Spice Girls vote Thatcher the new leader of their band

It would be difficult to imagine Baroness Thatcher in hot pants, a spandex vest and patent-leather thigh boots, but yesterday that is precisely what we were invited to do.

In an interview likely to cause panic in equal measure at Tory Central Office and Labour HQ, the Honourable Lady was named as the first Spice Girl by the band that is influencing an entire generation of first-time voters.

More importantly, and infinitely easier on the imagination, came the news that the Spice Girls are AGAINST monetary union, over-reliance on the Welfare State, John Major's looks and Tony Blair's taxation policies, and FOR a referendum on rejection of the original Maastricht Treaty, hereditary peers and Tony Blair's hairstyle.

The weighty revelations came during an interview in this week's Spectator magazine. The columnist Simon Sebag Montefiore, 31 and unmarried, was granted an hour with the five women - aged 18 to 24 - after the Smash Hits Awards Ceremony in London two weeks ago.

His problem - besides the distraction of the women "glistening with sweat . . . their fit, bare bellies still quivering with sheer exhilaration" - was simple: How to extract the political views of five women who have rapidly become one of the biggest-selling bands in the world, whose records have sold upwards of five million copies in six months and whose latest single, `2 Become 1', and album, Spice, are tipped for the Christmas number one double spot?

Huddled around the columnist in their "desolate" changing-room, the women, Geri, Victoria and Emma on the right of the political spectrum, and Mel B and Mel C left of centre, the task proved refreshingly easy.

On Lady Thatcher: "Thatcher had ideals all right," said Geri, to a chorus of approval and chants of "We love Maggie!"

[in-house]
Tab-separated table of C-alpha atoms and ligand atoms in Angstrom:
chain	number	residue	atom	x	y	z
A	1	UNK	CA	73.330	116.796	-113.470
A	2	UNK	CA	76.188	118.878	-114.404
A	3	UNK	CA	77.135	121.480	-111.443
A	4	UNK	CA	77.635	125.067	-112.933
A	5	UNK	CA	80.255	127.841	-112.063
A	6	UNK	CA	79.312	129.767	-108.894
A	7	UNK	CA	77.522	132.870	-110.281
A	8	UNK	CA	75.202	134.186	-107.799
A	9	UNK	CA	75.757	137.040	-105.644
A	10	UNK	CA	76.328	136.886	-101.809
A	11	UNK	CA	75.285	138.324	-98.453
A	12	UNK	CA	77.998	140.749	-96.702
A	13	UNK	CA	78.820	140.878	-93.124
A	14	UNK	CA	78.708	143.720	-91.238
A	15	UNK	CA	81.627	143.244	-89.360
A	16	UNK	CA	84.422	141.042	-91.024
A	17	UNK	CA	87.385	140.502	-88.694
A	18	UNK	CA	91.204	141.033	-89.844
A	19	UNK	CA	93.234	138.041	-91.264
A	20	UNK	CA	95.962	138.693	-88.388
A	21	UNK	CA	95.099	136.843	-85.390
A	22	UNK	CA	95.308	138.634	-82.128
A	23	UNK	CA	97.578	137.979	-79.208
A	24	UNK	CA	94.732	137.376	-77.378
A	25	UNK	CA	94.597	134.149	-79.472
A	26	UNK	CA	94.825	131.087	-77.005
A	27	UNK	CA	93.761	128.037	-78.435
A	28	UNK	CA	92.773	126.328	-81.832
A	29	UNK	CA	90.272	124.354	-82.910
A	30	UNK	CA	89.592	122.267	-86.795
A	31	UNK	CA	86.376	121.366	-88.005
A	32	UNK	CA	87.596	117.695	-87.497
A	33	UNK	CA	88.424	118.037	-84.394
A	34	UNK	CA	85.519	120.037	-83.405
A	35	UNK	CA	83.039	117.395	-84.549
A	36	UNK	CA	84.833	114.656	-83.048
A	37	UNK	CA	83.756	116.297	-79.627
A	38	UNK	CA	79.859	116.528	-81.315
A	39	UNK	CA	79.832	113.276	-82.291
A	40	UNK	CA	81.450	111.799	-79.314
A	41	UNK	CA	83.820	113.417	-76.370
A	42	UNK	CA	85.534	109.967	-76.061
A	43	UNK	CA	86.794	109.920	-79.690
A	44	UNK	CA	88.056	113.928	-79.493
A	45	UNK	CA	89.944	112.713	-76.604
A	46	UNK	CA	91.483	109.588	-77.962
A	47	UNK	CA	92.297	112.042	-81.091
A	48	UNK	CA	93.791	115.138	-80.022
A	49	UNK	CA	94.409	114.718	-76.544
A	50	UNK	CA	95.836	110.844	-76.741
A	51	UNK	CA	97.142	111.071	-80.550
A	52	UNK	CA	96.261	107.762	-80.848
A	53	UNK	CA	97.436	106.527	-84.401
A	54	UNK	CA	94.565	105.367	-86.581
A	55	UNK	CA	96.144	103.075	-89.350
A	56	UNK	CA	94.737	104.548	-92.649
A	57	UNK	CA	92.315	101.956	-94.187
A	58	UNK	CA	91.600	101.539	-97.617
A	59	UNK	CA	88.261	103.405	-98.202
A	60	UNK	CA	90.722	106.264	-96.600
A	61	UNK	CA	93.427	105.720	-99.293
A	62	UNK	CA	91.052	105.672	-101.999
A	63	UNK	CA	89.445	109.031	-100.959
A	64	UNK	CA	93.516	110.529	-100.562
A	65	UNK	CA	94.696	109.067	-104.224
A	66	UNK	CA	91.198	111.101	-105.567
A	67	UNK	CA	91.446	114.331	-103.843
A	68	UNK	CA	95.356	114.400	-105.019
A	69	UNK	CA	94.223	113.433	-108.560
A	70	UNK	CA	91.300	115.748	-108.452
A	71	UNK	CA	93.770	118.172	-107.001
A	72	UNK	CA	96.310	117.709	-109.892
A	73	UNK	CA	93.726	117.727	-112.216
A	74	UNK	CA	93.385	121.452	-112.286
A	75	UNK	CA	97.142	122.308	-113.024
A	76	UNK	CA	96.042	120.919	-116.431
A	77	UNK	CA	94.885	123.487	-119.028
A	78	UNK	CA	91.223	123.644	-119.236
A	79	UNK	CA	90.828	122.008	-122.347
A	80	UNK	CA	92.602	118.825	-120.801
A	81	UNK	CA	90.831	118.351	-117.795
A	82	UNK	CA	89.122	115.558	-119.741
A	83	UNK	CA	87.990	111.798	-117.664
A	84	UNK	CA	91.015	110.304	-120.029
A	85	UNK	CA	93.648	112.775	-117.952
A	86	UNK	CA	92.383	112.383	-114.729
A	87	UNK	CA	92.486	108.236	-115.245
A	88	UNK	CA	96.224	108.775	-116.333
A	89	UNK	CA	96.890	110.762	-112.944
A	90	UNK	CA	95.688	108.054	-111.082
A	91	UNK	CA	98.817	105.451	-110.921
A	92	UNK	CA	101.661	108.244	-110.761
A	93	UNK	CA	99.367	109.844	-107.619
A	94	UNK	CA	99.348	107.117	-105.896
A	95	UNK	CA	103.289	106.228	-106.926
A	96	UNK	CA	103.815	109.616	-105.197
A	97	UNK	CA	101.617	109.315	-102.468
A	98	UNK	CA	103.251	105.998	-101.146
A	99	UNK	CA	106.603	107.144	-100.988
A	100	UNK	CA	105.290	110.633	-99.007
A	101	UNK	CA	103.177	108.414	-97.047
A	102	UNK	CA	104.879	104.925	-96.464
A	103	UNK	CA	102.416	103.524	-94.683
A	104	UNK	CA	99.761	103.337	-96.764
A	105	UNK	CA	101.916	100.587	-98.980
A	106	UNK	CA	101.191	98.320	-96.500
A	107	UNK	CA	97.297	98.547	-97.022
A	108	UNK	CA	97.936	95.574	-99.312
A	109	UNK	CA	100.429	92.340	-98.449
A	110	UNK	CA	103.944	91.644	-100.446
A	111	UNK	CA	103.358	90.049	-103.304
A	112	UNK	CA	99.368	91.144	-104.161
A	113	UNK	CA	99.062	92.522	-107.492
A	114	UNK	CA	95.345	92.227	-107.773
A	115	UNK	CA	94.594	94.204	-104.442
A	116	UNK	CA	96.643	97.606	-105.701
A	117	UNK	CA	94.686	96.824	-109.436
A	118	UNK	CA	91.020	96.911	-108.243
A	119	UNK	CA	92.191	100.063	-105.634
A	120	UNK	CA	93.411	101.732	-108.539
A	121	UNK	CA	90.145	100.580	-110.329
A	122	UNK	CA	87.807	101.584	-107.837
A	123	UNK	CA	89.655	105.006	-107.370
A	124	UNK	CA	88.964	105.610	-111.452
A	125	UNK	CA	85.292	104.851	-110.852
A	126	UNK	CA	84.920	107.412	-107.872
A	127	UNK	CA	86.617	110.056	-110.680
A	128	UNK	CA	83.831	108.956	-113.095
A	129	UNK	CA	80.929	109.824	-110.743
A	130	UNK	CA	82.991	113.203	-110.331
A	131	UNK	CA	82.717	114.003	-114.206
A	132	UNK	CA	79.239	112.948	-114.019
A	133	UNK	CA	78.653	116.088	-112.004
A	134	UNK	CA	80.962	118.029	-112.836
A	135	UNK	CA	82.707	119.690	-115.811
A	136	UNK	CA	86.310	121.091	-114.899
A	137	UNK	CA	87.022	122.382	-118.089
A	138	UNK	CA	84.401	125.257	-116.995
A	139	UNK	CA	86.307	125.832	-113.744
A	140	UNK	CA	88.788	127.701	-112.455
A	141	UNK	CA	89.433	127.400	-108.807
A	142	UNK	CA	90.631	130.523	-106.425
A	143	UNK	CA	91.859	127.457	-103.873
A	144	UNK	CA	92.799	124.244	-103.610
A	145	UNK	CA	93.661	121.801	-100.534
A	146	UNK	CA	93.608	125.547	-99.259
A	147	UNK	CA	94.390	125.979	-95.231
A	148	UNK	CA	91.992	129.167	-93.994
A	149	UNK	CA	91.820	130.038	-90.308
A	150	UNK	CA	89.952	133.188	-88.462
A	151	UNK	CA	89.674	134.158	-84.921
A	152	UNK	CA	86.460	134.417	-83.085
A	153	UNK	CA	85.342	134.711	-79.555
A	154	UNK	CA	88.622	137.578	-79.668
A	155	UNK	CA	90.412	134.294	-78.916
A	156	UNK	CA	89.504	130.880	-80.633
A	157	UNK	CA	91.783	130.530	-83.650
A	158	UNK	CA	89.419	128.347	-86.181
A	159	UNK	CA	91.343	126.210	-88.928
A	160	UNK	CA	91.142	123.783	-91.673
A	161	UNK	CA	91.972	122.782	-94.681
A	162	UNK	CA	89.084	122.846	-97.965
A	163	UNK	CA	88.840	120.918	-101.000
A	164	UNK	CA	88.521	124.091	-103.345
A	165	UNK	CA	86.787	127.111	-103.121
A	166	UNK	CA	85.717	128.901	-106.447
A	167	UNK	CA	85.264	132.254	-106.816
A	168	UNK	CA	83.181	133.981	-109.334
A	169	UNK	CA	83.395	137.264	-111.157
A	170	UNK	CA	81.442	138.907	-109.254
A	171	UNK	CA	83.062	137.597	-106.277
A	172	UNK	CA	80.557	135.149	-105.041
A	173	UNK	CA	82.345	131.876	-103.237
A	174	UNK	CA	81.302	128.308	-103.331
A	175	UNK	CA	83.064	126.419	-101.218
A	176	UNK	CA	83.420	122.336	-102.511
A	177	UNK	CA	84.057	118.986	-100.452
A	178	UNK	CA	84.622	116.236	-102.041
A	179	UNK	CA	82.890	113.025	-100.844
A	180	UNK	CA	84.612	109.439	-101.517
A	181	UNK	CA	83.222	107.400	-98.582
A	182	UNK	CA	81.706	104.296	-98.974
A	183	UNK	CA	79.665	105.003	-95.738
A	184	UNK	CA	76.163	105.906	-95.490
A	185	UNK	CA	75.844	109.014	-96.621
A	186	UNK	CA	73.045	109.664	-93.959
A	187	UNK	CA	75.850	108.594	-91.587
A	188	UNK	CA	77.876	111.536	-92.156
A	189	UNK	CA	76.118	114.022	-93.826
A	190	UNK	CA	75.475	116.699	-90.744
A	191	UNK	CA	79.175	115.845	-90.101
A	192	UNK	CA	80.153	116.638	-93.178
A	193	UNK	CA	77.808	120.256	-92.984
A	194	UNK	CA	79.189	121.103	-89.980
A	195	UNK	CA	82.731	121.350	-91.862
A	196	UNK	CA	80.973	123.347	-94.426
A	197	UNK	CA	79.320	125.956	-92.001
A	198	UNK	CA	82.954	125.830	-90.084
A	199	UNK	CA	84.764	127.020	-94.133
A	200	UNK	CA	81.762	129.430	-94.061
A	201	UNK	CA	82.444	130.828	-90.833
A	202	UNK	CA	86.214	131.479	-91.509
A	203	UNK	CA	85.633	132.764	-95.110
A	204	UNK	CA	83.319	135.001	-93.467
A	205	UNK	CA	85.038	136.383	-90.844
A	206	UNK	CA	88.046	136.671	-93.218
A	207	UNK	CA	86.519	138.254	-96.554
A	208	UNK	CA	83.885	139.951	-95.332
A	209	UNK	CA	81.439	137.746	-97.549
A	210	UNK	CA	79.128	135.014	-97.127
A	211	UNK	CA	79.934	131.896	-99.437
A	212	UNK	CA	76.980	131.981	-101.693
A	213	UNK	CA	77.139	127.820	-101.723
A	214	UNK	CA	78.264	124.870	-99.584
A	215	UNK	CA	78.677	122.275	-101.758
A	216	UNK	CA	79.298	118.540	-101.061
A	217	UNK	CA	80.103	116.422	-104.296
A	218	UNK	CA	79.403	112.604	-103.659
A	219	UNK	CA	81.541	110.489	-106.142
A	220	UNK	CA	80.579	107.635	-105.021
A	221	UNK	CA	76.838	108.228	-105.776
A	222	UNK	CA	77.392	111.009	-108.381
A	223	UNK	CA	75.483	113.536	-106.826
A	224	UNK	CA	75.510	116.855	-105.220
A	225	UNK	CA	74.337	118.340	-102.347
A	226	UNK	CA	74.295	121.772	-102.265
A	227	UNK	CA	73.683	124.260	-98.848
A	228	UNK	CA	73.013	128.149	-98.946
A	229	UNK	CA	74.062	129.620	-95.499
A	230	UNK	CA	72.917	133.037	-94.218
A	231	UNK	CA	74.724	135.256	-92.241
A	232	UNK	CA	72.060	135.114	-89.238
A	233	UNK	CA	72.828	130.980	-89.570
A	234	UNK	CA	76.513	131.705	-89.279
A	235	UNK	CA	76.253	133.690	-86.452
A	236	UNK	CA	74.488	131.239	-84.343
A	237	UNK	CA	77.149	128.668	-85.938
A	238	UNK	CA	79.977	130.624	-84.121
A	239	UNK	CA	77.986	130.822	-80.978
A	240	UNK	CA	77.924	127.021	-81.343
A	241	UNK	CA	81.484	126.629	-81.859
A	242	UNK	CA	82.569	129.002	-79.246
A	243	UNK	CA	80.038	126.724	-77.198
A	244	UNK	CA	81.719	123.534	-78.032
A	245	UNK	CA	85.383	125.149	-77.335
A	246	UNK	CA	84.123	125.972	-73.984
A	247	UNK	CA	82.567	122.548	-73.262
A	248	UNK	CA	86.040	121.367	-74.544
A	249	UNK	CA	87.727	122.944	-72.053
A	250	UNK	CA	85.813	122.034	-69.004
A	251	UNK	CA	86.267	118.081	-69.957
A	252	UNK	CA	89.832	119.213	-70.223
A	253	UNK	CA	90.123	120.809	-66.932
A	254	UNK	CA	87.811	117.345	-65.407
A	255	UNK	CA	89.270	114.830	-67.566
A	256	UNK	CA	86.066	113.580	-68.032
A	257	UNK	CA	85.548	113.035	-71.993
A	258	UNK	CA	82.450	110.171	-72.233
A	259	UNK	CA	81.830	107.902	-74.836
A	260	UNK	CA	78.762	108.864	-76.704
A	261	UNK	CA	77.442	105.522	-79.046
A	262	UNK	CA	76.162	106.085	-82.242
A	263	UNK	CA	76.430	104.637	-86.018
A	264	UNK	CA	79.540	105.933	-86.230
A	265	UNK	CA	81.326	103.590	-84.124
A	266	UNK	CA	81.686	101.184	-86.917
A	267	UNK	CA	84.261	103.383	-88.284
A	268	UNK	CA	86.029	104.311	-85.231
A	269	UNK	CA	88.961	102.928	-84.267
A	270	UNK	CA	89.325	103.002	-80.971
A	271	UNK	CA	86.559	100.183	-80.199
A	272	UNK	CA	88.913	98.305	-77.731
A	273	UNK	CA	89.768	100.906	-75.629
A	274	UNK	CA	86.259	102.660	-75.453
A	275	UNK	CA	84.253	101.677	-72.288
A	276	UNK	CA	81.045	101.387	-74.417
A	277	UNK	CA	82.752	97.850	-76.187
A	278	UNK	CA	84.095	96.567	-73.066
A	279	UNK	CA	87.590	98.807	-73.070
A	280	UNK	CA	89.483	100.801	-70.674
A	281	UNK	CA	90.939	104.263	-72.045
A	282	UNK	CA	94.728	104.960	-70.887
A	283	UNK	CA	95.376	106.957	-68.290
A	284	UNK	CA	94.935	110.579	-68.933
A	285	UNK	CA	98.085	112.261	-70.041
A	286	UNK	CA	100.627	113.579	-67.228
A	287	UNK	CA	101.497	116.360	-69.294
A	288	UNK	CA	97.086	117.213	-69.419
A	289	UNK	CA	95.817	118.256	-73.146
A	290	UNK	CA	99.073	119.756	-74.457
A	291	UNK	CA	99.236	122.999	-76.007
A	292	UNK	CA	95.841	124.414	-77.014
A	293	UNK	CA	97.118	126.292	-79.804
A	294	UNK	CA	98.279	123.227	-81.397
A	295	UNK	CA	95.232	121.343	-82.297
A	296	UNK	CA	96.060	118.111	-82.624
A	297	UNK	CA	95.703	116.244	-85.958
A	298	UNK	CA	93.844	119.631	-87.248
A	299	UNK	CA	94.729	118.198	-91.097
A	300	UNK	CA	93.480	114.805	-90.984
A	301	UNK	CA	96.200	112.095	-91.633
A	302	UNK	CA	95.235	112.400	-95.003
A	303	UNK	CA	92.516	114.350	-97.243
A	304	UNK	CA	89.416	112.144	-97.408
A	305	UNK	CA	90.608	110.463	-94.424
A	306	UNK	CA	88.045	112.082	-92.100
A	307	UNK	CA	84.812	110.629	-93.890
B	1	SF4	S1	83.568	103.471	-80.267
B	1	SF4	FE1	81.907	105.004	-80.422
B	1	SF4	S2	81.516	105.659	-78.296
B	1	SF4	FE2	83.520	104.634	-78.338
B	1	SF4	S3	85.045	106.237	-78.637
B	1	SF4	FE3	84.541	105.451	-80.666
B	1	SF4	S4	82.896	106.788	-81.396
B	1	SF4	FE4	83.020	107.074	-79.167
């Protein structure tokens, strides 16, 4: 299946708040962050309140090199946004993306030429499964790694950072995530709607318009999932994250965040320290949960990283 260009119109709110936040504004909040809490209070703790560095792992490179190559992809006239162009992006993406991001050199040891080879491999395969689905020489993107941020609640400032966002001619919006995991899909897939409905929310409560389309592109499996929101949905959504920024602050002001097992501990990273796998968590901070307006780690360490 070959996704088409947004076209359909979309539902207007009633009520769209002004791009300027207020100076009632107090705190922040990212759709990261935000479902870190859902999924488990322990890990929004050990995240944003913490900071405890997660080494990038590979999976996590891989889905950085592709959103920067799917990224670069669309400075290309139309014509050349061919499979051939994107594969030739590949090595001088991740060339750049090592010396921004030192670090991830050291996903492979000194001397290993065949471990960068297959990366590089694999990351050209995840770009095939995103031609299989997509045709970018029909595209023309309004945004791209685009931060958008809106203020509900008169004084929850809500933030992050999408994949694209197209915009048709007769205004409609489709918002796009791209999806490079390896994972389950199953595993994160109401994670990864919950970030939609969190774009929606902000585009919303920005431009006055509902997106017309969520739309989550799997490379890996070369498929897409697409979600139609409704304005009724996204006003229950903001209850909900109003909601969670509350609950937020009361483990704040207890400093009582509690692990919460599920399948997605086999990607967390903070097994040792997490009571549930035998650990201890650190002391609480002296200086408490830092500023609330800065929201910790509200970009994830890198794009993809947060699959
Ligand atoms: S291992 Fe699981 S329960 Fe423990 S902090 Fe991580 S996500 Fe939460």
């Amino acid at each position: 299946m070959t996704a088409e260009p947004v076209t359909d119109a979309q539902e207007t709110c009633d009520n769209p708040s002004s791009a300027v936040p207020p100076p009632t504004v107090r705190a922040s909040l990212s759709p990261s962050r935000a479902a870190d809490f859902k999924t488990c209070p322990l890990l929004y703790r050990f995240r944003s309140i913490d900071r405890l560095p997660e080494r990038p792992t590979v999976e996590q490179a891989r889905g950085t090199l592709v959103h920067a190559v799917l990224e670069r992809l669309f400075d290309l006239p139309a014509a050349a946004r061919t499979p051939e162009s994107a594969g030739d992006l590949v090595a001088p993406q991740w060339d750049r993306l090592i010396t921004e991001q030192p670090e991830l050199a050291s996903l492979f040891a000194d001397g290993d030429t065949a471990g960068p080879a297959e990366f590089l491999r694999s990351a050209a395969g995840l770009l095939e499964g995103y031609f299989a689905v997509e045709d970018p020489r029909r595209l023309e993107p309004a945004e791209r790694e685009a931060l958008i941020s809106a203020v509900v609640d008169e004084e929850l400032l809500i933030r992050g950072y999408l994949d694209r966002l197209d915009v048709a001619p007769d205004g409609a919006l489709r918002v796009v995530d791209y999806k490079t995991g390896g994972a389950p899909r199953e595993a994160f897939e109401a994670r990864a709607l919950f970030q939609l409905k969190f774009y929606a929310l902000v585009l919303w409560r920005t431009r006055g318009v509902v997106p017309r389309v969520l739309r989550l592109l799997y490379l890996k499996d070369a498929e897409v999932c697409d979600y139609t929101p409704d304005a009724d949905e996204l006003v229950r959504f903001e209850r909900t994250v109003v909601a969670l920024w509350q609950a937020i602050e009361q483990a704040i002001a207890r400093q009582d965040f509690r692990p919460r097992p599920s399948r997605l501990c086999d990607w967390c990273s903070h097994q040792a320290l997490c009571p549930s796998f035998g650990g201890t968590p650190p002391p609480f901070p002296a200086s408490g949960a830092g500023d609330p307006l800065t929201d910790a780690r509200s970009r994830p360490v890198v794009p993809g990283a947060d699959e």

"Even if her policies were hard-hearted, socialism is bad - you work for your living and you deserve to keep what you've earned, Thatcher believed. But her legacy was a mixture: dealing with the unions good; destroying the GLC bad."

On John Major: "As for Major," said Victoria, "he's a boring pillock. But compared with the rest, he's far better. We'd never vote Labour. The good thing about Major is that because he hasn't got any personality, he's not hiding behind some smooth facade. He can't rely on his looks, can he?"

On Tony Blair: "We met Tony Blair and he seemed nice enough," said Victoria. But that wasn't enough, declared Geri: "His hair's all right, but we don't agree with his tax policies. He's just not a pair of safe hands with the economy." A spokeswoman for Mr Blair said: "Just because they like [Lady] Thatcher won't stop Tony Blair liking their music."

On Europe: "It's been a terrible trick on the British people," said Victoria. "The Euro-bureaucrats are destroying every bit of national identity and individuality. Let me give you an example - those new passports are revolting, an insult to our kingdom. We must keep our national individuality."

The idea for the interview was Mr Sebag Montefiore's. "It was light-hearted but there is a serious side," he said. "The Spice Girls are influencing a whole generation of youngsters and no one really knows how that generation thinks.

"It was a very pleasant interview. These are no bimbos. I expected them to espouse typical left-wing pop-star politics, with a few pathetic ideas on the legalisation of heroin and some fuzzy thoughts on individuality and community policies, but I found them bright, articulate and with a full grasp of the great issues of the day."

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